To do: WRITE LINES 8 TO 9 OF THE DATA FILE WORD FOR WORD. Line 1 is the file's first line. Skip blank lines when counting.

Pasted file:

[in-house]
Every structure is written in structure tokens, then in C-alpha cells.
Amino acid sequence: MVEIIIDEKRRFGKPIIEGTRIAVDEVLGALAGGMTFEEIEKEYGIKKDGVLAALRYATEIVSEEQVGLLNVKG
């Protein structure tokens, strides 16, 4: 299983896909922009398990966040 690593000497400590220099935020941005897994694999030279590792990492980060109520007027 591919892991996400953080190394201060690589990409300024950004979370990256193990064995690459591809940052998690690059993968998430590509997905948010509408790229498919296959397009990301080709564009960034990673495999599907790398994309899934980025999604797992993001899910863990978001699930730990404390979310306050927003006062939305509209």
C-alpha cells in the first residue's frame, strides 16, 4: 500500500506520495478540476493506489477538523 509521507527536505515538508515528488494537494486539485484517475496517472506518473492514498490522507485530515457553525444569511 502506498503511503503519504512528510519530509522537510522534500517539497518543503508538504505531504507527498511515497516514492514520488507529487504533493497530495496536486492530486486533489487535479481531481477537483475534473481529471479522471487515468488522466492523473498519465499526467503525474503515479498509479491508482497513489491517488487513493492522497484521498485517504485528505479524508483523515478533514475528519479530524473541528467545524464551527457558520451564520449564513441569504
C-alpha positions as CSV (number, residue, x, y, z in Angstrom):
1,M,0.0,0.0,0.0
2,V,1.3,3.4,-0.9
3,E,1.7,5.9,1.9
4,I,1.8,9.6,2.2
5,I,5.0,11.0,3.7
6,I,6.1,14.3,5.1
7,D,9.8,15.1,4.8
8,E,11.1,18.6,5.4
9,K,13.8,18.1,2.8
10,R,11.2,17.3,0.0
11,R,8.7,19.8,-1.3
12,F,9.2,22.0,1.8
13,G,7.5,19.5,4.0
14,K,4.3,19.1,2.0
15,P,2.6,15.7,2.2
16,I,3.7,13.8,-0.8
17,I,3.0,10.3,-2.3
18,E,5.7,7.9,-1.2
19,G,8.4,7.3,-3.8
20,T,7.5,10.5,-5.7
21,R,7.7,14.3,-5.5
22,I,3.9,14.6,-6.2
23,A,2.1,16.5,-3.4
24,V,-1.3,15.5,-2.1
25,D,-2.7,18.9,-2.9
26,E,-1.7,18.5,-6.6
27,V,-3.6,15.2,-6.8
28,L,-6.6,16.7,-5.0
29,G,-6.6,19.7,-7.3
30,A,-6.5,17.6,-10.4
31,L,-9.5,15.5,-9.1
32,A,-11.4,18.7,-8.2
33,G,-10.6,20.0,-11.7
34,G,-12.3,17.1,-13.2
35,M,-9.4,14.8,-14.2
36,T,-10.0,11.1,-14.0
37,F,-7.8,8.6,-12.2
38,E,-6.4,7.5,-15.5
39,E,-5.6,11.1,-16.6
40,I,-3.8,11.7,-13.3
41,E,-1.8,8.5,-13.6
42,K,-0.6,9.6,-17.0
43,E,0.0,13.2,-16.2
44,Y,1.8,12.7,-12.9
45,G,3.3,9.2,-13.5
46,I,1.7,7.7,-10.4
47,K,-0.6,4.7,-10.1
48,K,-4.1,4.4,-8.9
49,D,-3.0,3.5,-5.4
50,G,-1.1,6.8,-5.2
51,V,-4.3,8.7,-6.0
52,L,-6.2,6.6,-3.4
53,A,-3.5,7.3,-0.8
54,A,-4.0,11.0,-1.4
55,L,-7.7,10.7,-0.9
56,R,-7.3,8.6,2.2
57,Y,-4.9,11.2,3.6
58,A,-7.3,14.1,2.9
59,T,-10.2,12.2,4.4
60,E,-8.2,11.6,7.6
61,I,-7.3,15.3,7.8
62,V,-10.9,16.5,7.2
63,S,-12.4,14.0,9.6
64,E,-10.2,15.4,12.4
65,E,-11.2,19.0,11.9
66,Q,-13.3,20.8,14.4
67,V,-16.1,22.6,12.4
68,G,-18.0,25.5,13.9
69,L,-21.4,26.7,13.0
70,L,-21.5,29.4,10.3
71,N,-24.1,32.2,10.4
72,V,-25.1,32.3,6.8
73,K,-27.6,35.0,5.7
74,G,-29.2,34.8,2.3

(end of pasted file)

2,V,1.3,3.4,-0.9
3,E,1.7,5.9,1.9